Hello. Okay, I know you may be wondering, where have I been? It has been three weeks since my last (and first) post. I am ideally supposed to be blogging more frequently about my fellowship experience. What has been holding me back? I’m dedicating this post to reflecting on that question.
Sure, part of it is balancing other work projects and milestones. That will always be there. But there’s also something more.
I mean, it is not like I haven’t over the past weeks written two different blog posts, both still saved in my drafts, neither published. When I think why, it’s that I just didn’t feel ready to publish them, and it’s this unease in unreadiness that gets to me. It is intimidating to me to have my words out there, on the WORLD WIDE WEB, forever and ever, where anyone can see them or read them, forever, especially when I have not been able to carefully craft them. It gives me what I’m calling
public writing paralysis.
What the life of words can be on the web is daunting to me. We have all seen our fair share of public figures being called out for something they said a long time ago (and I know this can serve as a social good too. And I know I’m not a public figure. But still.) I’m afraid of the possibility of being defined by what I write now as a 23-year-old in one of my first jobs out of college.
I recognize that this fear is a problem in itself.
Online writing is an act of courage. It involves the intellectually rigorous practice of organizing your thoughts. Writing in general can bring clarity and understanding, and doing it publicly and openly takes risk. You don’t necessarily know the life of your post or who will read it. There can be a lot of unknown.
But there is also a lot of known. It is not really as much of a big scary world wide web as I like to think of it in my head. 99.99% of the time my educated guess will suffice. I know that my posts go on our Digital Learning site, where maybe my team, some supportive people in my life, and the occasional site visitor whose attention has been peaked will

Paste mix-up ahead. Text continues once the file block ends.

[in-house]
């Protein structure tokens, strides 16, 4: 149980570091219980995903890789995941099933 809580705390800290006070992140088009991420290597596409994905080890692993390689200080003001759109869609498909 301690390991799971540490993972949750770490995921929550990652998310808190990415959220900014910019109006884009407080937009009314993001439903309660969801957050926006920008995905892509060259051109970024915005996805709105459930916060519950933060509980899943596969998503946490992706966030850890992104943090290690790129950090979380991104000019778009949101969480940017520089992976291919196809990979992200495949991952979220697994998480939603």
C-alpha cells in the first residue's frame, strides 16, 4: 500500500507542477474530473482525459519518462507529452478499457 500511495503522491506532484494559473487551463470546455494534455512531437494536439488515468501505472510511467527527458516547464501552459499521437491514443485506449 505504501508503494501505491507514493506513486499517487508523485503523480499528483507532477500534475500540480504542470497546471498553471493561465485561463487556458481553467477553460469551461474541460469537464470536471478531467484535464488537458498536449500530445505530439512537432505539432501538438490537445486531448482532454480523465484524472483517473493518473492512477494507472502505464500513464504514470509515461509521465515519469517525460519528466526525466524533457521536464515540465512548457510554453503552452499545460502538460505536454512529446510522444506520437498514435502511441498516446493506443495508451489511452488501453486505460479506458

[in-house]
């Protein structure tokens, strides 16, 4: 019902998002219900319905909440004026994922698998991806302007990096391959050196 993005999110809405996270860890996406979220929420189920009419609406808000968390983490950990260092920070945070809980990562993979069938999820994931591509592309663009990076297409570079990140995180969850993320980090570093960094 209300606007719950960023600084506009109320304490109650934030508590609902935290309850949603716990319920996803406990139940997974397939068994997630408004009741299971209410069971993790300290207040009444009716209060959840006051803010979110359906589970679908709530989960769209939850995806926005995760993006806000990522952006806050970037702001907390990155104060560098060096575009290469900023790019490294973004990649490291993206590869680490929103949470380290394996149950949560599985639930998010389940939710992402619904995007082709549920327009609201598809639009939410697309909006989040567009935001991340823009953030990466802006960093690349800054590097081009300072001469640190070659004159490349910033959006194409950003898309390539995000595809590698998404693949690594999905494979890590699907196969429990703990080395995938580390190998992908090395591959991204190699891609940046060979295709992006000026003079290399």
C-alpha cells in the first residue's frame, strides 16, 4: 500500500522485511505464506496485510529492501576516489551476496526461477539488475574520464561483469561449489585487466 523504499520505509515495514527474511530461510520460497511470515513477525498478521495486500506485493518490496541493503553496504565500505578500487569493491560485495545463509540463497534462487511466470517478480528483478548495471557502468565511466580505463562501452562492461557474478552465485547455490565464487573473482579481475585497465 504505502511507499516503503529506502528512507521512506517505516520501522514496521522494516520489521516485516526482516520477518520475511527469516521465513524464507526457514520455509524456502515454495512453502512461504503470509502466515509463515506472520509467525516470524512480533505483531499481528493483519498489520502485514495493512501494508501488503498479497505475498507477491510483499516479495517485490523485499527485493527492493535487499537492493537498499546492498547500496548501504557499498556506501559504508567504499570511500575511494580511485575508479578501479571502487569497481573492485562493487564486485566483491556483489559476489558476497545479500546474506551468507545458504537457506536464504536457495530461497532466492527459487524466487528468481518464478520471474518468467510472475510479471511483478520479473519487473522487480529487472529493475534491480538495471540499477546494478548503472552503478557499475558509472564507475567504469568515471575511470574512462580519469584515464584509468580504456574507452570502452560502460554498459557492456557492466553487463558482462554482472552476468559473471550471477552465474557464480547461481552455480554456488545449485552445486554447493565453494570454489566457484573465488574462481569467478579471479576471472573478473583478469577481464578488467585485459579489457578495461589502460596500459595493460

read skim? them. (online skimming— thoughts on this another day).
I also know that there is room to mold and grow as a person on the web. Even though I don’t feel like there is room for this (hence all my fears of being defined by what I write), I know somewhere deeper down inside of me that of course there is. And if the options “Edit. Delete. New post.” aren’t enough for me, other options can be explored.
Ultimately, I like what writing on the WWW affords. Even if it scares me and I struggle with it. The open ambience of come one, come all. Stay or don’t. Leave or comment or don’t. Your choice. Here I am world and here are my thoughts. Also the potential for sharing stories across physical barriers appeals to me. It can open a lot of doors and has. I met a trans person once and I remember him telling me how much Google searches helped him discover himself and other people like him. I have also found so much help online. When I’ve been alone, or confused, or unable to understand things about the world, I’ve turned to the web. I have found help, support, community, guidance, and people— a web of answers and networks. People.
In light of all of this, I guess writing for the web isn’t such a scary thing after all,
…or is it?
Until next time (you know if I ever move past my public writing probz),
Ya girl Fern
Ikra Javed ’18
P.S.~ You know, as it has taken me many hours to simply write this post—as I revised. and cut. and added. and I derailed. and rerailed. and I derailed again. and now am just going to post with how it is— it has occurred to me that I may be overlooking one slight bug that may also be a large part of my problem: scattered thoughts and the tension that poses for clear, clean, good writing.